Online programs are offered by two post-secondary institutions in Delaware. Of these accredited online colleges, both are private colleges, universities, or career and vocational schools. These schools offer 48 online certificate programs, 546 online associate programs, 717 online bachelor’s programs, 470 online master’s programs, 576 online professional programs, and 106 online doctoral programs. In these programs, students may study subjects ranging from sports management to music to communications.
Emerging out of the worst economic downturn since the Great Depression, Delaware is showing signs of competitiveness as the global economy reorients itself. Large corporations are turning their eyes toward the Diamond State, as firms like Hologic, Kraft, and General Electric bring new jobs to the area. Delaware’s preparing for a future in science, technology, engineering, and mathematics (STEM) fields where there are more than 3.8 jobs for every available worker.
Delaware’s unemployment rate is on par with the national average at 7.2 percent. The state’s labor market is much improved compared to a year ago. Entrepreneurial professionals ought to look for knowledge-based work in the fields of construction, manufacturing, trade, transportation and utilities, and information services.
The average wage of Delaware employees is more than the average wage for employees across the country. Employees in Delaware earn an average annual income of $46,870 while the national average annual income is $42,871. The median income for employees is $35,900 per year, with the top 10 percent earning over $87,260 per year and the bottom 10 percent earning under $17,990 per year.
Tuition for online college courses varies based on factors including the type and location of the institution as well as the program. Online school tuition in Delaware ranged from $9,240 to $12,300 per year.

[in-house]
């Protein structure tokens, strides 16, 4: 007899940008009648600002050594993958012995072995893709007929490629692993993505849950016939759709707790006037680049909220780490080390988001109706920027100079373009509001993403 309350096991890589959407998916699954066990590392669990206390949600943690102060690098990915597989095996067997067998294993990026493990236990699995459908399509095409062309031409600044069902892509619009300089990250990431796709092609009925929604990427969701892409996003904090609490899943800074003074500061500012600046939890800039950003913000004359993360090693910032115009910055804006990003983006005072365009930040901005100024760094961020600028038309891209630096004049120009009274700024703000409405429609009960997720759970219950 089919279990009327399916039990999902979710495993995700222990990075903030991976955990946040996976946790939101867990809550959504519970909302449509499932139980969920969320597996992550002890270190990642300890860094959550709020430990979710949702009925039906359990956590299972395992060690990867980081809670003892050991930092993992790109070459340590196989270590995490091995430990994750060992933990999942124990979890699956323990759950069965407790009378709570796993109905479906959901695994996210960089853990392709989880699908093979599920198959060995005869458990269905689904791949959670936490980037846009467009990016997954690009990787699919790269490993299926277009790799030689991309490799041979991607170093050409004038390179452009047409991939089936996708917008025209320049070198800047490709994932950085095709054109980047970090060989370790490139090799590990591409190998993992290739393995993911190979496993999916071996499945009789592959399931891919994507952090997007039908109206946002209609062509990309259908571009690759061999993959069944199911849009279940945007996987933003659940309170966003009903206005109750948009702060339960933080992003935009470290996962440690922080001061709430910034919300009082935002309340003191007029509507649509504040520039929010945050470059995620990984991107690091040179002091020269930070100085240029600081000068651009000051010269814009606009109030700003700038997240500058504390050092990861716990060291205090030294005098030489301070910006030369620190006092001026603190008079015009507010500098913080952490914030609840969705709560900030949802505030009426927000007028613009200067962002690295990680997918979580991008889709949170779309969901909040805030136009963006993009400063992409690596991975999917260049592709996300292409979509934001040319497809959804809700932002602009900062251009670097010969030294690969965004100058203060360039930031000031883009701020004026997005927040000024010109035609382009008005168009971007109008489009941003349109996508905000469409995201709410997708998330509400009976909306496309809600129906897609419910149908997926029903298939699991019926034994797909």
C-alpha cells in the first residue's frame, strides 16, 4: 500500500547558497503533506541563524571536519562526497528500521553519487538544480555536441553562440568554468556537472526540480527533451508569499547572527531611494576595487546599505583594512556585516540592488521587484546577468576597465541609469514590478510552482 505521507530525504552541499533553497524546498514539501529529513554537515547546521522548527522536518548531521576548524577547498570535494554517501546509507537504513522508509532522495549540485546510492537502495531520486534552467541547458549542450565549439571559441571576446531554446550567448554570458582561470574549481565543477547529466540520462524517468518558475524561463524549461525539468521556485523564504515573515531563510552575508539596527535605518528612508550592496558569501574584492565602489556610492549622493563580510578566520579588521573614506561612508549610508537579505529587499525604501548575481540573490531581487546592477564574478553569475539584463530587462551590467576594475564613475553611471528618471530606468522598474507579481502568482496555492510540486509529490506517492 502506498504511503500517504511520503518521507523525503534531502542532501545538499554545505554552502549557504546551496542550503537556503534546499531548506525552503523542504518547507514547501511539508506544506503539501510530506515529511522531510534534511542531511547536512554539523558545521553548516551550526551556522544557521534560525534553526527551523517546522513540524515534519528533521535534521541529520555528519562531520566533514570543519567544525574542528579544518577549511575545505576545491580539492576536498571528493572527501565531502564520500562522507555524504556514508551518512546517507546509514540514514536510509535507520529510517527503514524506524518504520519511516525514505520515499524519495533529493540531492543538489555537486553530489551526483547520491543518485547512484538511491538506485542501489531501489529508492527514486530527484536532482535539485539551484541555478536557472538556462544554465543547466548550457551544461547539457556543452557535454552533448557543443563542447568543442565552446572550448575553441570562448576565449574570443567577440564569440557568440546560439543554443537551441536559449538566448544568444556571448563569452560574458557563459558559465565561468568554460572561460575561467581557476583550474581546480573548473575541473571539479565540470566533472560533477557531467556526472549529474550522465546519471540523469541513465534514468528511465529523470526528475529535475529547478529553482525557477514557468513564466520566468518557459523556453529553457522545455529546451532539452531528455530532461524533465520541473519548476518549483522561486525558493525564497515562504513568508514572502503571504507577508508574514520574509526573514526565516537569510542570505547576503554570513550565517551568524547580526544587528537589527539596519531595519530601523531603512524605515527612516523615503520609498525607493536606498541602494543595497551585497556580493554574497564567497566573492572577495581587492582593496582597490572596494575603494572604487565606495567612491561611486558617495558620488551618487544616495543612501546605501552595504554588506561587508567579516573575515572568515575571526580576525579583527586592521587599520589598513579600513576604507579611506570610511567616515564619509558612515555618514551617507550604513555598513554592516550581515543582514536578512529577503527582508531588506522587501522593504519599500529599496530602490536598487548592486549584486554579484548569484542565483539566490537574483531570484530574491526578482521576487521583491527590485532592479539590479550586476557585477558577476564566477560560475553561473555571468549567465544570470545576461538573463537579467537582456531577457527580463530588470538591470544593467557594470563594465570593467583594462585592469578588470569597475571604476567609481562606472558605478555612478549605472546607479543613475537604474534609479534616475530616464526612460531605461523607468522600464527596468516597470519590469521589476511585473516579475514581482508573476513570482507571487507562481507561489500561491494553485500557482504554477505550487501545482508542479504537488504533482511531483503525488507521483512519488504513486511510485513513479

Delaware online schools are accredited by the Middle States Consortium on Higher Education. Federally recognized by the U.S. Department of Education, the MSCHE assures students, teachers, and all stakeholders that the schools it accredits meet clear standards for quality educational and financial performance. By attending an accredited school or program, students are eligible to subsidize their education with federal financial aid packages.
Distance Learning Resources
- Strategies for taking an online course, published by the University of Delaware, is a helpful tip sheet that includes basic information to ponder before starting any online degree program. It includes information about preparation, time management, and organizing and managing your workload.
- State of Delaware: JobLink is an online database of resumes and profiles networking prospective employees with potential employers. Like other customizable job-search engines, post resumes, set up alerts, and check local listings to increase your visibility during the job hunt.
- Delaware Employment Link Career Opportunities is a database that you can use to search and find job openings within the state of Delaware. Another statewide job-search engine, use its search parameters to cater to your specific career goals.
- Job Hunting Resources, New Castle County Libraries is a helpful directory of links compiled by the library staff at New Castle County Libraries, this site helps individuals at all career and education levels plan their career search. With state-specific resources, it’s tailored for residents of the state of Delaware.
- Delaware Libraries provides students with resources and staff helpful in supplementing coursework. Check with your local library and librarians to connect with more resources and materials and to participate in community activities.
Located in the Northeast region of the United States, Delaware was named from Delaware River and Bay, which were named from Sir Thomas West, the 12th Baron De La Warr. With an area of 2,489 square miles, it is the 3rd smallest state in the US. Approximately 54°F is Delaware’s average annual temperature.
Delaware has the 7th smallest population in the nation. It has an estimated population of 897,934 residents residing in its 3 counties. About 39 percent of Delaware’s population is under the age of 30. The diversity of the population is average when compared with that of other states in the nation, with about 35 percent of the population identifying itself as belonging to a racial or ethnic minority group.
Although Delaware’s capital city is Dover, the largest city in the state is Wilmington, with a population of 70,851 residents. Approximately 12.67 percent of the state’s residents live in the Wilmington metropolitan area. Some of the other populous cities in Delaware include Dover, Newark, Bear, and Georgetown.
Delaware residents generally have a higher than average level of education as compared to those around the nation. According to the 2010 Census, a reported 21.8 percent of the state’s residents over the age of 25 have completed high school, 5.6 percent have at least an associates degree, 4.7 percent have degrees at the bachelors level or higher, and 1 percent hold a graduate level degree.